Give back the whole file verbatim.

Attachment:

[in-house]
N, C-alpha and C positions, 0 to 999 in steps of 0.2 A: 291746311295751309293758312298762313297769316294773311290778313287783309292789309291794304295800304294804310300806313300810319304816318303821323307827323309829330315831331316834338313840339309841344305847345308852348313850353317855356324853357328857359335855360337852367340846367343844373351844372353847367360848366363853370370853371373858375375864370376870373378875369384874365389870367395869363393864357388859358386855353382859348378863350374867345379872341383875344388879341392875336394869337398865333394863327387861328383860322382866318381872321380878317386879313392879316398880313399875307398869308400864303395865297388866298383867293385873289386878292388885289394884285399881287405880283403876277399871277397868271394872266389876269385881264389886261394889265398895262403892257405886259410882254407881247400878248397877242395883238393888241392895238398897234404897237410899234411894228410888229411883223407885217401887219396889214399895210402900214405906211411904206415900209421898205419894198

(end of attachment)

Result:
[in-house]
N, C-alpha and C positions, 0 to 999 in steps of 0.2 A: 291746311295751309293758312298762313297769316294773311290778313287783309292789309291794304295800304294804310300806313300810319304816318303821323307827323309829330315831331316834338313840339309841344305847345308852348313850353317855356324853357328857359335855360337852367340846367343844373351844372353847367360848366363853370370853371373858375375864370376870373378875369384874365389870367395869363393864357388859358386855353382859348378863350374867345379872341383875344388879341392875336394869337398865333394863327387861328383860322382866318381872321380878317386879313392879316398880313399875307398869308400864303395865297388866298383867293385873289386878292388885289394884285399881287405880283403876277399871277397868271394872266389876269385881264389886261394889265398895262403892257405886259410882254407881247400878248397877242395883238393888241392895238398897234404897237410899234411894228410888229411883223407885217401887219396889214399895210402900214405906211411904206415900209421898205419894198